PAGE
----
Though many people are still celebrating California’s major victory with the legalization of recreational cannabis, many activists and industry leaders are worrying about one of life’s certainties – taxes.
Starting January 1, 2018, California will be imposing state taxes on the sale and cultivation of cannabis. A lot of taxes, to be precise. In addition to the regular sales tax that we pay on everything from groceries to cars, Proposition 64 will be imposing a 15% excise tax on all retail cannabis sales – both medical and recreational – though medical cannabis patients with a county ID card will be exempt from having to pay the state sales tax, which runs anywhere between 7.5 to 10% depending on the city. Proposition 64 also imposes a cultivation tax on all harvested cannabis that enters the commercial market – both medical and recreational – at a rate of $9.25 per ounce of dried marijuana flowers and $2.75 per ounce of dried marijuana leaves.
On top of all that, Proposition 64 allows cities and counties to take a cut by imposing their own separate local taxes or fees in addition to the state sales and excise taxes already in place, which is something many cities and counties have already planned to do. In fact, more than 60 cities and counties saw the writing on the wall and placed cannabis tax measures on their local November ballots in anticipation of Proposition 64 passing. So far, voters in 37 cities and counties – including Long Beach, San Diego, Santa Barbara and San Bernardino – have approved separate local taxes on pot, and more cities and counties are likely to follow soon.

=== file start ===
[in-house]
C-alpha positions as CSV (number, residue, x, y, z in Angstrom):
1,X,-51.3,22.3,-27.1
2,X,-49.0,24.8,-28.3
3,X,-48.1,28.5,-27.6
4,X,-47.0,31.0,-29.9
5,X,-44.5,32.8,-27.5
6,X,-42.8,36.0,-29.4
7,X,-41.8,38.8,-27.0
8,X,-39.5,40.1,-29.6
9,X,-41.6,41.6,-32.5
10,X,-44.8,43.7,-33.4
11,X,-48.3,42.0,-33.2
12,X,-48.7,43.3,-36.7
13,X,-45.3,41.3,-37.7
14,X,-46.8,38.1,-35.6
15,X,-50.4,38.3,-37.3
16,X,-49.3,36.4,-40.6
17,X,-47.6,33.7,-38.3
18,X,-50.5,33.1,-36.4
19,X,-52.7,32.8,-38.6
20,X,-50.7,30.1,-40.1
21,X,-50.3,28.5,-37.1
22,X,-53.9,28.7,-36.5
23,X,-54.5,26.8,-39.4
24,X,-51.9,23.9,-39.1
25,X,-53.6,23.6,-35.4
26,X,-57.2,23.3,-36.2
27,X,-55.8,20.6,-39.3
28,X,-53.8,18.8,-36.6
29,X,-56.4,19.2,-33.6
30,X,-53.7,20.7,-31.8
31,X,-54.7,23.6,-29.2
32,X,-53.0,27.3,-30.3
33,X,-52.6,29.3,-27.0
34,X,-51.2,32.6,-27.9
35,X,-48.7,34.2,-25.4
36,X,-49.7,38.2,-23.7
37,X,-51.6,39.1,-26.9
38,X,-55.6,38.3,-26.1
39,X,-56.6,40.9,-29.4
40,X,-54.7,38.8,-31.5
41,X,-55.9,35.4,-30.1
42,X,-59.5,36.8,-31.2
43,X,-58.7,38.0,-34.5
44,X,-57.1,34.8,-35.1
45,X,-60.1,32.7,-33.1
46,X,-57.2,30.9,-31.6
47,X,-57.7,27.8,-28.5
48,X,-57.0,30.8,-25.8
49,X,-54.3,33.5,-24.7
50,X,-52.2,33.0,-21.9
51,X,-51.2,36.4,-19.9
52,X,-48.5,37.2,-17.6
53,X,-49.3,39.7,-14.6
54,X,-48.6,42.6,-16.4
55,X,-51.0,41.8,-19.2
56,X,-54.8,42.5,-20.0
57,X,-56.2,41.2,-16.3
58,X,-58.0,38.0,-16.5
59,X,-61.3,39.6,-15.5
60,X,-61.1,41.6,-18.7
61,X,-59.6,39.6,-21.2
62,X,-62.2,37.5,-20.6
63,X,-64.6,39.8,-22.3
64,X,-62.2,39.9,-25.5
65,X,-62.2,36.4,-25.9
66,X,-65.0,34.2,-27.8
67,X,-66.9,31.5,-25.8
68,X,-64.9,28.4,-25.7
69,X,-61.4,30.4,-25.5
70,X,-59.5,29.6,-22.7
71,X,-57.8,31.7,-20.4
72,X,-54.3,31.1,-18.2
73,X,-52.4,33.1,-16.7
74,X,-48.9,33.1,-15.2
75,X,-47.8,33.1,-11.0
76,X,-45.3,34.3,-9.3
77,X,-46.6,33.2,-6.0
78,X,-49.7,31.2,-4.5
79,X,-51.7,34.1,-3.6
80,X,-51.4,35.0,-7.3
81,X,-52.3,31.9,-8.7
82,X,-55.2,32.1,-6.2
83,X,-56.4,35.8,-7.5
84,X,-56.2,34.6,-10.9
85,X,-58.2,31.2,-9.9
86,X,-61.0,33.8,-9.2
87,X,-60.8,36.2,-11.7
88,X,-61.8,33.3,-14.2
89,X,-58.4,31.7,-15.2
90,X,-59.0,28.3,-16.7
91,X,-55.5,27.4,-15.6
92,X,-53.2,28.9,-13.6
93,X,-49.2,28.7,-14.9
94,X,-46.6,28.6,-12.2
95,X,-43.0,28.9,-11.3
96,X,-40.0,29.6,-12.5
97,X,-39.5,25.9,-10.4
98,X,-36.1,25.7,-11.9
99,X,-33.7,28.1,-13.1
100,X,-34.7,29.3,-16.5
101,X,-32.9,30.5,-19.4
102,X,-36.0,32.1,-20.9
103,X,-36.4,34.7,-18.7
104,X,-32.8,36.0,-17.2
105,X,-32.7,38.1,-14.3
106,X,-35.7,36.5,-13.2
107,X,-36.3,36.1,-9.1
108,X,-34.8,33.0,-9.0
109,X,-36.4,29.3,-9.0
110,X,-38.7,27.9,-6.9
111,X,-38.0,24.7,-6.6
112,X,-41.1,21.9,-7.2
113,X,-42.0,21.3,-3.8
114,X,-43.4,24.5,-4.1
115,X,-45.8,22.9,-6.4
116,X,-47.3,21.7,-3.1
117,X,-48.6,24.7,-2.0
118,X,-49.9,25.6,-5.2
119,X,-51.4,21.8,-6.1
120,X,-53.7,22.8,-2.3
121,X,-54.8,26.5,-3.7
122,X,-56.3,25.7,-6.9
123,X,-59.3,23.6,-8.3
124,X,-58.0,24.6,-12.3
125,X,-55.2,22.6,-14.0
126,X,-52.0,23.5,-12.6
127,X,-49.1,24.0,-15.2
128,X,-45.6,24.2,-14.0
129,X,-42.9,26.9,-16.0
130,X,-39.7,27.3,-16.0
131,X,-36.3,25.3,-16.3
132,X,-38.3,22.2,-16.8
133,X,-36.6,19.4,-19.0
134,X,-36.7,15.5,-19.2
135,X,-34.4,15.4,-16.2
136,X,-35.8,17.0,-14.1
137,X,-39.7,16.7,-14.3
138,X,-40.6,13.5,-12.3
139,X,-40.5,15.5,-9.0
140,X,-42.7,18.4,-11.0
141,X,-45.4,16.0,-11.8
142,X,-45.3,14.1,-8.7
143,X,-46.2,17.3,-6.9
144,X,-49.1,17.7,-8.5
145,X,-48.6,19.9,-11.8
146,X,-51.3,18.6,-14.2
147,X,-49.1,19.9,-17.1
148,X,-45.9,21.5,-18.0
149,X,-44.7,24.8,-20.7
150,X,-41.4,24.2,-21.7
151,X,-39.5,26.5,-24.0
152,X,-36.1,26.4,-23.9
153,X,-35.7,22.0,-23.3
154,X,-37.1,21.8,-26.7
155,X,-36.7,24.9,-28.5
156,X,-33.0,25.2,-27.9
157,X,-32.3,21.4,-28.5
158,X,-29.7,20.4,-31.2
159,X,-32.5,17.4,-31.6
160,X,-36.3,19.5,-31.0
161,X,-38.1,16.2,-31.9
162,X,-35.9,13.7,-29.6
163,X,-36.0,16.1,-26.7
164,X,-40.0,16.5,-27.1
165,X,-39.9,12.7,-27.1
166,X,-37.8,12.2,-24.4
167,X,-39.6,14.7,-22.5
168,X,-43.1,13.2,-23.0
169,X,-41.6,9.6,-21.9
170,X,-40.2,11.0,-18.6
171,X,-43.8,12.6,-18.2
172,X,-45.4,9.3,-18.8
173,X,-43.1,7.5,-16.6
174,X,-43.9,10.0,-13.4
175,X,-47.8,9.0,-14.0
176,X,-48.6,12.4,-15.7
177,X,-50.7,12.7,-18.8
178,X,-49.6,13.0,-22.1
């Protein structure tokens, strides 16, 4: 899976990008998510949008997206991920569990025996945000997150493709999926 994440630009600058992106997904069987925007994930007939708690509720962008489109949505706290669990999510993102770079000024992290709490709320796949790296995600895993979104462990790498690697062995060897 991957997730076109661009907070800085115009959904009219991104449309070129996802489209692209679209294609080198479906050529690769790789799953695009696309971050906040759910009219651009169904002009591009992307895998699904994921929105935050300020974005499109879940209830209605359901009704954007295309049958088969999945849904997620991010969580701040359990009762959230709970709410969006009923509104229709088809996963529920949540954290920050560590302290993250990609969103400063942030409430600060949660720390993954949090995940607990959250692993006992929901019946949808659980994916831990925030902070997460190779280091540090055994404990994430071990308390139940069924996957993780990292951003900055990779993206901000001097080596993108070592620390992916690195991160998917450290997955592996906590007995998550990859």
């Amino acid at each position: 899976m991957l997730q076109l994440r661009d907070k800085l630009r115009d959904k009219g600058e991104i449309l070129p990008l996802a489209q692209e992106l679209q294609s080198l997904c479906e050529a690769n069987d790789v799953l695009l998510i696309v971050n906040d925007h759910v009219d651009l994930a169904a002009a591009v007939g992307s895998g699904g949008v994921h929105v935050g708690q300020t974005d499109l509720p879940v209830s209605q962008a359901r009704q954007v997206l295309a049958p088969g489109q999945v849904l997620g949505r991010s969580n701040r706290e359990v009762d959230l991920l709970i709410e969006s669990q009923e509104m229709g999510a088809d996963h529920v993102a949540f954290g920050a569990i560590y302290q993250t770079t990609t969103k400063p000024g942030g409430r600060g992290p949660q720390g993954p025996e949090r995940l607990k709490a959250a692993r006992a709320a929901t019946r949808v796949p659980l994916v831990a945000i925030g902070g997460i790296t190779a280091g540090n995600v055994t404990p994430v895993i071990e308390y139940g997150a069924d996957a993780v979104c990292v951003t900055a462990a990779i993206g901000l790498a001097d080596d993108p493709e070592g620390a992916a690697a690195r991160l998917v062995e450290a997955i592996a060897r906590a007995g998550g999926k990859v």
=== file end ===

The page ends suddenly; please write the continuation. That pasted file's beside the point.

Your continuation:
For example, although no local cannabis tax measures were put on the November ballot in Los Angeles, a city council-sponsored initiative called Proposition M was approved for the city’s March ballot. Proposition M, which is widely expected to pass, seeks to impose local taxes of: $50 per each $1,000 of gross receipts from cannabis sales; $100 per each $1,000 of gross receipts from medical cannabis sales; $10 per each $1,000 gross receipts for transportation, testing or research; and $20 per each $1,000 gross receipts for cultivation and manufacturing.
Even though Californians will be paying relatively low excise taxes compared to other states (Washington and Oregon each have initial tax rates of at least 25% for recreational cannabis), economists still warn that such heavy taxation on a nascent industry could backfire. When you break it down, California will be collecting an excise tax of 15% in addition to a 7.5-10% sales tax, plus various local taxes, ranging on average between 5% to 15%. Combined, the effective tax rate could easily exceed over 30%.
These tax numbers are worrying industry leaders, including Aaron Herzberg, a partner at CalCann Holdings, a medical cannabis licensing and consulting group. “Both the state and local governments apparently view marijuana as a way to quickly raise significant tax revenue, and they wall want to get their hands in the cookie jar,” Herzberg stated. “The taxes that have been passed and are being proposed are exorbitant, and there is a big danger that if such high taxes are imposed, the black market will continue to thrive.”
But we all knew that there would be a price for legalization. And if Colorado is any indication, the cannabis industry in California should be just fine despite the heavy taxation. Currently, Colorado’s overall effective tax rate is about 29%, which is close to what is projected for California once all the state and local taxes are added up. In 2014, annual cannabis sales for retail shops in Colorado reached $700 million during the state’s first year of legalization. Then the following year, in 2015, that number increased to $996 million. This year, Colorado continues to break monthly sales records and is on track to generate over $1 billion in sales. Clearly, Colorado appears to have arrived at a workable tax structure that is able to compete with the black market. With time, California should be able to do so too.
Disclaimer: This article has been prepared and published for informational purposes only and is not offered, nor should be construed, as legal advice.